Theresa May plots to thwart Boris Johnson's Brexit plans as she backs Rory Stewart for PM

The Prime Minister’s allies have said she will not stand by and watch Mr Johnson implement a no deal Brexit – an outcome which she fought to avoid during her three years in office. The Tory leadership frontrunner has said he will deliver on the result of the 2016 Brexit referendum by October 31, deal or no deal. Mrs May’s allies told The Mail on Sunday she has privately indicated she will team up with fellow Remainers to torpedo Mr Johnson’s plans.

The ex-Foreign Secretary resigned from Mrs May’s Cabinet last year, attacking the premier’s approach to Brexit. 

Senior party figures told The Mail on Sunday the Prime Minister had voted for International Development Secretary Rory Stewart in the first round of the contest on Thursday. 

Mr Stewart has said he will legislate against a no deal Brexit. 

Other Tory Remainers who could be obstacles to Mr Johnson’s no deal efforts include Work & Pensions Secretary Amber Rudd and Chancellor Philip Hammond.

Ms Rudd, who founded the moderate One Nation group, is baking Foreign Secretary Jeremy Hunt to replace Mr May.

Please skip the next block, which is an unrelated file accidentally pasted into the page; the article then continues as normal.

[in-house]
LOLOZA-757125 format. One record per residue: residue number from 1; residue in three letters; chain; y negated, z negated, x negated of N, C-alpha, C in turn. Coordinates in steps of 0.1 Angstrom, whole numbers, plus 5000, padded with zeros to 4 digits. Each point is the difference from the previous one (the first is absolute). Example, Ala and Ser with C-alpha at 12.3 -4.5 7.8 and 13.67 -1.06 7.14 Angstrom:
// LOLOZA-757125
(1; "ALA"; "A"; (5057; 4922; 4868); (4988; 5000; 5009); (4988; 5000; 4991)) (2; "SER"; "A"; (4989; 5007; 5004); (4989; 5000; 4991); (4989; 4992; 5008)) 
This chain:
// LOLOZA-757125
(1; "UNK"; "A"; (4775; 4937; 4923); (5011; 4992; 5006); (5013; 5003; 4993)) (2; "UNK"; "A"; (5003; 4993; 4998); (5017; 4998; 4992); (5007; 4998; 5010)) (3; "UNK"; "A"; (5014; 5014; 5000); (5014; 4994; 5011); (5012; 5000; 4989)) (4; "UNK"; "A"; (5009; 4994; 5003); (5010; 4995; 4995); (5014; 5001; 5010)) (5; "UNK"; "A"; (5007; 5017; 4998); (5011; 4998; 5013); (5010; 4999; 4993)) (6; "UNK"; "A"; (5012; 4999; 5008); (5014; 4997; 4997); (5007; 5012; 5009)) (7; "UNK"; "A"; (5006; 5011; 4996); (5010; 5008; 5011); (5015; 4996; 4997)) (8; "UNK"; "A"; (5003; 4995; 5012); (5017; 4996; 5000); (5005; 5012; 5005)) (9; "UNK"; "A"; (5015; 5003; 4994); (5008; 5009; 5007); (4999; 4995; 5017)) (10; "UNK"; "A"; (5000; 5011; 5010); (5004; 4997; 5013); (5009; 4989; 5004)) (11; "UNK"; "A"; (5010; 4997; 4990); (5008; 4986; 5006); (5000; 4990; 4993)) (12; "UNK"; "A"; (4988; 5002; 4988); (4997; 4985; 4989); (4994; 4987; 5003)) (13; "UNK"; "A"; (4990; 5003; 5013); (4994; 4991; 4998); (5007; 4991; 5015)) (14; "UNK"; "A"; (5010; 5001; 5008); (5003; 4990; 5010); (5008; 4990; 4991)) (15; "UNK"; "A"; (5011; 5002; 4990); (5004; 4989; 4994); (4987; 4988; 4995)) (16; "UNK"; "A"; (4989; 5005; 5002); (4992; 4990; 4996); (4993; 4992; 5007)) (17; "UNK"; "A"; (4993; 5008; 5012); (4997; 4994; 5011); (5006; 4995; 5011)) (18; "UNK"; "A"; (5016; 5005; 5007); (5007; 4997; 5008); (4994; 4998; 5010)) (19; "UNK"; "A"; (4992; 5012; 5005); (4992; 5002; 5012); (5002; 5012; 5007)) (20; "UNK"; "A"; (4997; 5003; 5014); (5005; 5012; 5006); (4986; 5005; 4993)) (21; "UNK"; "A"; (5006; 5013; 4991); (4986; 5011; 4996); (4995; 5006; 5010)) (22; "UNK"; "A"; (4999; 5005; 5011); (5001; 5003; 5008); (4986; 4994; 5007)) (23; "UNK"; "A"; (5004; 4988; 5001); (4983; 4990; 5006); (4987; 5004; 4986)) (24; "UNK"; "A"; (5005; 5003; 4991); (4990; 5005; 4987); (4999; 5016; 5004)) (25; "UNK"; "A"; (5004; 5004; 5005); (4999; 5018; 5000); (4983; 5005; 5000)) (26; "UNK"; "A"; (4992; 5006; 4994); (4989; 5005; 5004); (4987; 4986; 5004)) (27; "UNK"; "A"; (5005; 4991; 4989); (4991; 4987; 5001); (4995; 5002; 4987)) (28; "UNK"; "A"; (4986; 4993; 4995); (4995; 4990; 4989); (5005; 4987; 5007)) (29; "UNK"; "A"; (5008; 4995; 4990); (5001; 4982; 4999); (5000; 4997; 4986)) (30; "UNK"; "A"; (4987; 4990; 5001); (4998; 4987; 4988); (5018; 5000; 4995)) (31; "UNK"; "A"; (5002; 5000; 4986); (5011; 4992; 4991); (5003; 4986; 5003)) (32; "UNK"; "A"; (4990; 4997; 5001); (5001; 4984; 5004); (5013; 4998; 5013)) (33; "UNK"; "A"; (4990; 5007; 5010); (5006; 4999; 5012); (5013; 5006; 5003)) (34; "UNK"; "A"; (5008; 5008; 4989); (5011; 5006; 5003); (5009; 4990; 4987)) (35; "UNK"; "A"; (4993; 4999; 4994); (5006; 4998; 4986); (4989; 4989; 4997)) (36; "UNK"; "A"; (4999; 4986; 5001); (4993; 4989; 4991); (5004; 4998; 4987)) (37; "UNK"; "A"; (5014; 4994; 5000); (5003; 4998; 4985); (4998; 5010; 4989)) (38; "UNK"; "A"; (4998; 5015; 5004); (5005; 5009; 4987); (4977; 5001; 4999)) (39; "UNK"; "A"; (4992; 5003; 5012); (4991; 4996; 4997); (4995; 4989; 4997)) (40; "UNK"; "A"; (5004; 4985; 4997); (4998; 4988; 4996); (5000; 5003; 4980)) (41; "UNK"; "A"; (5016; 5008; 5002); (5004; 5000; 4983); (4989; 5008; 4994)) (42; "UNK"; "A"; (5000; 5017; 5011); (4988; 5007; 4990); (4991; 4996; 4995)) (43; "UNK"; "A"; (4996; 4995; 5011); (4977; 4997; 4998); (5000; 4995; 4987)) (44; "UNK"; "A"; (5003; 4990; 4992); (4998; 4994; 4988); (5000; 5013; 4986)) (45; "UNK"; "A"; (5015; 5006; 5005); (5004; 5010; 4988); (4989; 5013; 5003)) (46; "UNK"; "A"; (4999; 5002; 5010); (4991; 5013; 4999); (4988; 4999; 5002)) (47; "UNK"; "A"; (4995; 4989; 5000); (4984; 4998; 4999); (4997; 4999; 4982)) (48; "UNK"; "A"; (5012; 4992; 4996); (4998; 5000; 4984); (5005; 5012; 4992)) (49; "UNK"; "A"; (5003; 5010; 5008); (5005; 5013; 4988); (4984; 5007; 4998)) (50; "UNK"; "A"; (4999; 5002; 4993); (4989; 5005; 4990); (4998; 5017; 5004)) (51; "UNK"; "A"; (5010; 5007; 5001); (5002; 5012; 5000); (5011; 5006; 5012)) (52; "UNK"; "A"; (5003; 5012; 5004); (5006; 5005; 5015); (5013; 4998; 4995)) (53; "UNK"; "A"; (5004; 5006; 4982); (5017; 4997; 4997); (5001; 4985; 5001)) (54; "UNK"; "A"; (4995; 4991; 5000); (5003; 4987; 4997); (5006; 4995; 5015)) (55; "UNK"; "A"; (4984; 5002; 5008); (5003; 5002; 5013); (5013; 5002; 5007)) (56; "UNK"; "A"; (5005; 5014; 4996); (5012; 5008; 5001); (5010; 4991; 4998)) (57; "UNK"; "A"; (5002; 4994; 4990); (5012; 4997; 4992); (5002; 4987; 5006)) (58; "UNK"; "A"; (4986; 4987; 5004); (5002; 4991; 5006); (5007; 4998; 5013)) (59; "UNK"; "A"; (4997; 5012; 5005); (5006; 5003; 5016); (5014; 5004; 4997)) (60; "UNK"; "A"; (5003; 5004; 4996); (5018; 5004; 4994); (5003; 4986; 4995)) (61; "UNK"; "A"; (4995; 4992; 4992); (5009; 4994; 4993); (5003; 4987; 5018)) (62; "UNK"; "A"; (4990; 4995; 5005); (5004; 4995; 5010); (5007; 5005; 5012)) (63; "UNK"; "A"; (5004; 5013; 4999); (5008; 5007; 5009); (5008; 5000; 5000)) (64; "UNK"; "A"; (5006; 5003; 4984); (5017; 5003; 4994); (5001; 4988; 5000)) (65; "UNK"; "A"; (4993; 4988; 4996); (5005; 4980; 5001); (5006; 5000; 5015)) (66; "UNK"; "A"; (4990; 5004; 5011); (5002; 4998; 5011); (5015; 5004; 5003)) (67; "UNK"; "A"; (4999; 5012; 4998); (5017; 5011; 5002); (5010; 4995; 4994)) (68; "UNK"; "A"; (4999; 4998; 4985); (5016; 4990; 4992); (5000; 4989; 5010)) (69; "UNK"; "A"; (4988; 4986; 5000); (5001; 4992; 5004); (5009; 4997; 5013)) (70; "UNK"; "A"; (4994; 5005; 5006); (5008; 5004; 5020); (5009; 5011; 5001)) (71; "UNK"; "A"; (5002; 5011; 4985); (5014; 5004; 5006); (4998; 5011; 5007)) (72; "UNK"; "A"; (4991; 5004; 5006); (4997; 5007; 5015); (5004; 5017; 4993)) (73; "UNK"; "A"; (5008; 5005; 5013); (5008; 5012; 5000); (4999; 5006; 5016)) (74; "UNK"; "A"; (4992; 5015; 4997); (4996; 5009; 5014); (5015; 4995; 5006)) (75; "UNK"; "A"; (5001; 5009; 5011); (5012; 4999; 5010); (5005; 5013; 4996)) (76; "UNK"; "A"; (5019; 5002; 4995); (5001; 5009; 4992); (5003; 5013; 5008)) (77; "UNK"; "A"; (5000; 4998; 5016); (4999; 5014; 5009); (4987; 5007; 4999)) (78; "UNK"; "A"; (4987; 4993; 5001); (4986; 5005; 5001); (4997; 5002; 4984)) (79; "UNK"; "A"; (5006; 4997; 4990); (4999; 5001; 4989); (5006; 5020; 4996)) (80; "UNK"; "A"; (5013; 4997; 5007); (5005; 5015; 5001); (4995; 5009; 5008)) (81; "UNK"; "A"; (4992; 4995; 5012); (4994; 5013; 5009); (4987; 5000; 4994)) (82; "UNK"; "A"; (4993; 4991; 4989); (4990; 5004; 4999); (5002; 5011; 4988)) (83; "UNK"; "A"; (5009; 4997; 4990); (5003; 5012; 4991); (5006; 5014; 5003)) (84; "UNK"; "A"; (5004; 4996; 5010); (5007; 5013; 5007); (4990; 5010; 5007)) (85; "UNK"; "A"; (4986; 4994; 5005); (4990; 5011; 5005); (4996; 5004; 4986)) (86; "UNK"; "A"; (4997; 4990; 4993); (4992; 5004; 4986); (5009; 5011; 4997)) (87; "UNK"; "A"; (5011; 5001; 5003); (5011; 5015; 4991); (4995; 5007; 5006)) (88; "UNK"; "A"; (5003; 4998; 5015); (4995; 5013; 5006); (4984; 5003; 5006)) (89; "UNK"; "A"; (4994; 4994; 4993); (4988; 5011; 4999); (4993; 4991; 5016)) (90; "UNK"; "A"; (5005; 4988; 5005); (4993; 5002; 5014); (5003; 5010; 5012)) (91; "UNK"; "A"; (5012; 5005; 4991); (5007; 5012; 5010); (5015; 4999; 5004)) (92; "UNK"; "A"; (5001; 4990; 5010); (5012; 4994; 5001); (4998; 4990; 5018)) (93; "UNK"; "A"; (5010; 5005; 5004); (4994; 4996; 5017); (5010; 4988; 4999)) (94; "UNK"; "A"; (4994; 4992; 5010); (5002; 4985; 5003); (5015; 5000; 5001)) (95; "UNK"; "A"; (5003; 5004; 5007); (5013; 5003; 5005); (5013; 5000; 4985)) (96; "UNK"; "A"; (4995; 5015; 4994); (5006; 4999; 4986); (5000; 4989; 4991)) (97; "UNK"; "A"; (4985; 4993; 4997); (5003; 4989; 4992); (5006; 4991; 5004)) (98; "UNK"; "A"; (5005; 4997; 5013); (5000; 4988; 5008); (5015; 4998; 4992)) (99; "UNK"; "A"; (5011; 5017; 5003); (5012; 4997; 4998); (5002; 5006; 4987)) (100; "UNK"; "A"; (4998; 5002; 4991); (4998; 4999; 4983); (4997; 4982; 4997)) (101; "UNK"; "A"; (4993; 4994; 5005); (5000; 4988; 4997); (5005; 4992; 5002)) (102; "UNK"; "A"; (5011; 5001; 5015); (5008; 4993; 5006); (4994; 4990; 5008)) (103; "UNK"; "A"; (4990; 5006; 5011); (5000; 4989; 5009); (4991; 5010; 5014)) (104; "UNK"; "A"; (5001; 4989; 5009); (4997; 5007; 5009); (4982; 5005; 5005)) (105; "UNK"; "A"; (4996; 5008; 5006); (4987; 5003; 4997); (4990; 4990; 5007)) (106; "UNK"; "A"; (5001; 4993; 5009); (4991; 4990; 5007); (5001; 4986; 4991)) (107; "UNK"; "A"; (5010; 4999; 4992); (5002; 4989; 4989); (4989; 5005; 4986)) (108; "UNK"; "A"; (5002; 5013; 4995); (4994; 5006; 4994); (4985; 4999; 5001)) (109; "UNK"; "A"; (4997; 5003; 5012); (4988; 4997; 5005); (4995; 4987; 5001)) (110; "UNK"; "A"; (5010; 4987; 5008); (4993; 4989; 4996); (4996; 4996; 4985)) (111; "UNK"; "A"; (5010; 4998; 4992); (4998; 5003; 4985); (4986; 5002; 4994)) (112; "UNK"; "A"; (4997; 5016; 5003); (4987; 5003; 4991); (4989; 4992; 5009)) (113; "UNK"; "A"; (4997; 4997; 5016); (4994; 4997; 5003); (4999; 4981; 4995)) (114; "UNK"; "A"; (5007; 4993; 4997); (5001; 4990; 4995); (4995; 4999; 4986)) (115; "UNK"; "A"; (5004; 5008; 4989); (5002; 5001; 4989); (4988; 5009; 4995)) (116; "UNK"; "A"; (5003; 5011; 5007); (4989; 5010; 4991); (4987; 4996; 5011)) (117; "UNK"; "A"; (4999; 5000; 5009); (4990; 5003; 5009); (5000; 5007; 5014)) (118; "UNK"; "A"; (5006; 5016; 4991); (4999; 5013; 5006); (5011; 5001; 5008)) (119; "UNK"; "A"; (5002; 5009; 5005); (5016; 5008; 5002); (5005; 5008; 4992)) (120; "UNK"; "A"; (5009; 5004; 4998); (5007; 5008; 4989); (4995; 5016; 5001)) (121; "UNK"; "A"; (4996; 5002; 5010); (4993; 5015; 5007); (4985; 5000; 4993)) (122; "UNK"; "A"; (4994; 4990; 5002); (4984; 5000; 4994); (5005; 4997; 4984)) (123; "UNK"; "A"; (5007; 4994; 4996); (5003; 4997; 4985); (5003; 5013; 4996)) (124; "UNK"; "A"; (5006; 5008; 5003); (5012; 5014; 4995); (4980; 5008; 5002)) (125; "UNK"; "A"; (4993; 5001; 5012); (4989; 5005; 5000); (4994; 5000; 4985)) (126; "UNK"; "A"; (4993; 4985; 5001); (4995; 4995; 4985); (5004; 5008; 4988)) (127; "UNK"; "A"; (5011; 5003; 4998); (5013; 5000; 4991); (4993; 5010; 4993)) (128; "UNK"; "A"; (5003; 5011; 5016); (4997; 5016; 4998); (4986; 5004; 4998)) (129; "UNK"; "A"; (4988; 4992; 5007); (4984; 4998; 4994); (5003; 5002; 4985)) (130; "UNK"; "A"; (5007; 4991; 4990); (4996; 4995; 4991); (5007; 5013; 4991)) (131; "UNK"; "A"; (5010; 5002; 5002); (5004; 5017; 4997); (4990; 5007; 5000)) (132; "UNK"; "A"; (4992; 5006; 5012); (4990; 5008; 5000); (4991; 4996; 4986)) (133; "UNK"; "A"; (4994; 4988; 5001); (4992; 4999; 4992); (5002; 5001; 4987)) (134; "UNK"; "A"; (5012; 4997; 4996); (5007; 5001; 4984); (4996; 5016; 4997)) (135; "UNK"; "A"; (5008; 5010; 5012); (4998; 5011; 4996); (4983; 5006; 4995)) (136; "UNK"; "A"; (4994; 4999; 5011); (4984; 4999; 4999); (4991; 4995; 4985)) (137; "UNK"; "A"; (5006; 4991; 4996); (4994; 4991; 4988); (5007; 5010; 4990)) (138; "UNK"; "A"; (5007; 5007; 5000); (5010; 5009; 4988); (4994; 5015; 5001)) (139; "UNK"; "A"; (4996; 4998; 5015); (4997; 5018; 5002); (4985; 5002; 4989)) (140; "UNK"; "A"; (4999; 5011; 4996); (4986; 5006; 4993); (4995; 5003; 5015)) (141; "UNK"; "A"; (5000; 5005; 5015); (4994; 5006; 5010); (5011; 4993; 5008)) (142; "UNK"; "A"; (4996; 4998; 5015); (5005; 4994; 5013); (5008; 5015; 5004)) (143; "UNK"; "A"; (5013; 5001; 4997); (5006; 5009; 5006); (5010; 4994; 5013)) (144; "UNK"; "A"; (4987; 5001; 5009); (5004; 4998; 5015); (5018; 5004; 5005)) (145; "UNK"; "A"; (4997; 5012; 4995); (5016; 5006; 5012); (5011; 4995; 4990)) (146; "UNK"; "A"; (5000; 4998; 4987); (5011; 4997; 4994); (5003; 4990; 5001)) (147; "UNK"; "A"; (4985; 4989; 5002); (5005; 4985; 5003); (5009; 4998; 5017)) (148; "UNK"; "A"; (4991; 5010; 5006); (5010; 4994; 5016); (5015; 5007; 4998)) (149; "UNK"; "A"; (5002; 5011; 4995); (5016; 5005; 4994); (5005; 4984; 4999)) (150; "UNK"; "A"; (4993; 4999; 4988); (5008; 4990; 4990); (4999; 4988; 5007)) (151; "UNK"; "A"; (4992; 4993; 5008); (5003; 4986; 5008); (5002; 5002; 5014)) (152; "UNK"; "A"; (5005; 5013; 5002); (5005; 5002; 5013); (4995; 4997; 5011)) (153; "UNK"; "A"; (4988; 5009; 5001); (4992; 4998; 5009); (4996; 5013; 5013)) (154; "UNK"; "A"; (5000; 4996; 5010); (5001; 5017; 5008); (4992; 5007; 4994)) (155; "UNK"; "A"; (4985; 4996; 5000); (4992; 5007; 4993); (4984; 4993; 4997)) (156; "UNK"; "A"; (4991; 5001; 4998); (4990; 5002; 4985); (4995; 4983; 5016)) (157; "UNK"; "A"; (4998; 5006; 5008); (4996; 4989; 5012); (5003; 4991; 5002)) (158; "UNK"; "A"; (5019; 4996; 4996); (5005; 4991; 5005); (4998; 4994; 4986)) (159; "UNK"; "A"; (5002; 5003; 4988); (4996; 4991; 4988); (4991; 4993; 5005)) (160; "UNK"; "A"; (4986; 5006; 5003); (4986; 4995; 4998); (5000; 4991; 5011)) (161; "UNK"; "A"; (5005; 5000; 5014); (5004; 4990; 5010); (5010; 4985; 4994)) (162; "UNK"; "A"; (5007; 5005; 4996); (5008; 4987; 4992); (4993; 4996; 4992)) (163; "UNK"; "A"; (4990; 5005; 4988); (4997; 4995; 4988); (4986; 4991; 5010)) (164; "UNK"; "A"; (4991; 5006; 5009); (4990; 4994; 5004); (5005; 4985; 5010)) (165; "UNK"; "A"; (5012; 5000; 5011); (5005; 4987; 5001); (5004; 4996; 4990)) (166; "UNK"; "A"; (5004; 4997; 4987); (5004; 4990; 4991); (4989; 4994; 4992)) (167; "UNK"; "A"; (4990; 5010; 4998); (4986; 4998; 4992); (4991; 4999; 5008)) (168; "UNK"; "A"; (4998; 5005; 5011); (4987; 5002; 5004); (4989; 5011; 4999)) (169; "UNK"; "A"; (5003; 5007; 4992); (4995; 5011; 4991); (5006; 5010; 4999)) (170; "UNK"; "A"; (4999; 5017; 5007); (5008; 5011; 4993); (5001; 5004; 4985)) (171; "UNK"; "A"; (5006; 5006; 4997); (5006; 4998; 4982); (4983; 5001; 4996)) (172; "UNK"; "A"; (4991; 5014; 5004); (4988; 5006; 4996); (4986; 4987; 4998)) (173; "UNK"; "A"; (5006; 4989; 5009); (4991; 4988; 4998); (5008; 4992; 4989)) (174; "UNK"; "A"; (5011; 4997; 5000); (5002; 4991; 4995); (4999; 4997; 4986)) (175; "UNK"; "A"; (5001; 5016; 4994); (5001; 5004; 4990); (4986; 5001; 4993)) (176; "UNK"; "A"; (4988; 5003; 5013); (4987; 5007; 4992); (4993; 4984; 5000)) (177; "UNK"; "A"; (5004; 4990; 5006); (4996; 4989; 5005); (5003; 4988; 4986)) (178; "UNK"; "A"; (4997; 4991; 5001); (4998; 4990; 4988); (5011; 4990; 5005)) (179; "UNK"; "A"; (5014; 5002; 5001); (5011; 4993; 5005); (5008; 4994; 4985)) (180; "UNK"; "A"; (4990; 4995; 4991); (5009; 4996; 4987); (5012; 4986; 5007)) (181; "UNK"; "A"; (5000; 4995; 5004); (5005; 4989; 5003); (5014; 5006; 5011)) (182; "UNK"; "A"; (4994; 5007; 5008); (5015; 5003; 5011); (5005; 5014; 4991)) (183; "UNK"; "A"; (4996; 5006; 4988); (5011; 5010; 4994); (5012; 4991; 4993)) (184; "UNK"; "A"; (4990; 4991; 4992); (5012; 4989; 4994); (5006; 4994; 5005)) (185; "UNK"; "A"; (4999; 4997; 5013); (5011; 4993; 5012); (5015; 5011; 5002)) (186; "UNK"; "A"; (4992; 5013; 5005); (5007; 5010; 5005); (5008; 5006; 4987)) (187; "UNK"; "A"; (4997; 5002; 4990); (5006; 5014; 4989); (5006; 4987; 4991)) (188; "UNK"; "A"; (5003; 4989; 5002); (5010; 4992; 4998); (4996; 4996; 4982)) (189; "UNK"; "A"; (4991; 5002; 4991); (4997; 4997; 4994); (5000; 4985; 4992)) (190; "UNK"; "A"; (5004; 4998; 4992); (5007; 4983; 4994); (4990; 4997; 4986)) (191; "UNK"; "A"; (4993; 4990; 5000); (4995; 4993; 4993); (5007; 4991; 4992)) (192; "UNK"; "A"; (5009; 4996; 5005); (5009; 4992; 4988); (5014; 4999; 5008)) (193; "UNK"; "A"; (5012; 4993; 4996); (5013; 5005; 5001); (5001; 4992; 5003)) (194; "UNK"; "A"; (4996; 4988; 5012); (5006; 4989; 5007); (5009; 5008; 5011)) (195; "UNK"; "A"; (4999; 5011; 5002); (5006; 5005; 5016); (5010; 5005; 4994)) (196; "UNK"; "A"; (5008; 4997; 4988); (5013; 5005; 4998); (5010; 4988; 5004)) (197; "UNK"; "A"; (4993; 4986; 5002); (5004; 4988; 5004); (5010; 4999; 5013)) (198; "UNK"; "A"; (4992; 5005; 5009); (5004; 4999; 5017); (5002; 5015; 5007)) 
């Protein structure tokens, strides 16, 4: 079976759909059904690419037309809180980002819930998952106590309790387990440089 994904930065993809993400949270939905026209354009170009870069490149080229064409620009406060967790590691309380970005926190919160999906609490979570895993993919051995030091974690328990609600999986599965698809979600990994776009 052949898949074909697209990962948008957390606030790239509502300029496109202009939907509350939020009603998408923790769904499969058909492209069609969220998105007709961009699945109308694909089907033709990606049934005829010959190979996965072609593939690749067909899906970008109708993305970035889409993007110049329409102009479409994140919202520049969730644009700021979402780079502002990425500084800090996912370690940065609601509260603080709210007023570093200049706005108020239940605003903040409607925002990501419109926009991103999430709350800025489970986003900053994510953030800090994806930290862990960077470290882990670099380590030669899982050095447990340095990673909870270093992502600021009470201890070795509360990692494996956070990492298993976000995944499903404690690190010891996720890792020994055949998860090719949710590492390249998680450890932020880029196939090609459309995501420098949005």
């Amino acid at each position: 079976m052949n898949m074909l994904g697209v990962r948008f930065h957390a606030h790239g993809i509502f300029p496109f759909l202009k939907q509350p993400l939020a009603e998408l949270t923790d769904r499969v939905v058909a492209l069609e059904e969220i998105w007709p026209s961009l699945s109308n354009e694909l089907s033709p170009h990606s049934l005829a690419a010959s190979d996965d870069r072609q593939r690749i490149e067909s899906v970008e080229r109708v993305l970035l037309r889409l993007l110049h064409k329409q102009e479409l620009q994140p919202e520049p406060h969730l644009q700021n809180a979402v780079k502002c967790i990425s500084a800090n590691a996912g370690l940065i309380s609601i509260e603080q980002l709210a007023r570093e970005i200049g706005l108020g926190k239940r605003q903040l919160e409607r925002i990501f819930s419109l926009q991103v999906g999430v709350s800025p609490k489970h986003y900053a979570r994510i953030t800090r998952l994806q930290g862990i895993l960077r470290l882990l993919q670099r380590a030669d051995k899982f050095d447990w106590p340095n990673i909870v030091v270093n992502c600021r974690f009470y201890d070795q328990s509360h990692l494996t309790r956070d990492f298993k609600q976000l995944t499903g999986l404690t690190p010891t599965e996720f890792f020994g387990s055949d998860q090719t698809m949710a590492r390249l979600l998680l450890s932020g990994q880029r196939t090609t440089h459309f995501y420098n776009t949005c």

Hopes of the so-called “Bamber” ticket – a joint effort by Brexiteer Mr Johnson and Remainer Ms Rudd to take the Tory crown – crumbled after she refused to support his plans to pursue a no deal Brexit. 

Ms Rudd was expected to become Mr Johnson’s Chancellor if he got into power with her backing. 

In an interview with the BBC’S The Andrew Marr Show today, Mr Stewart dismissed the idea that ruling out a no deal exit takes the pressure off Brussels.

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He said: “The big if is the point, they are not scared of it because it is not a credible threat.

“The European Union knows that no deal cannot get through Parliament.

“So, in a negotiation, I have spent a lot of time negotiating, I started out as a diplomat at the age of 22.

“You make threats that are credible and help your negotiation. But, if your threat is something that you cannot deliver, and if it’s something that will damage both your economy and the European economy it doesn’t help you in the negotiation.”

Mrs May resigned on June 7 and remains in office in a caretaker role. 

A new prime minister is expected to be in place by the end of July, before MPs take their summer holidays. 



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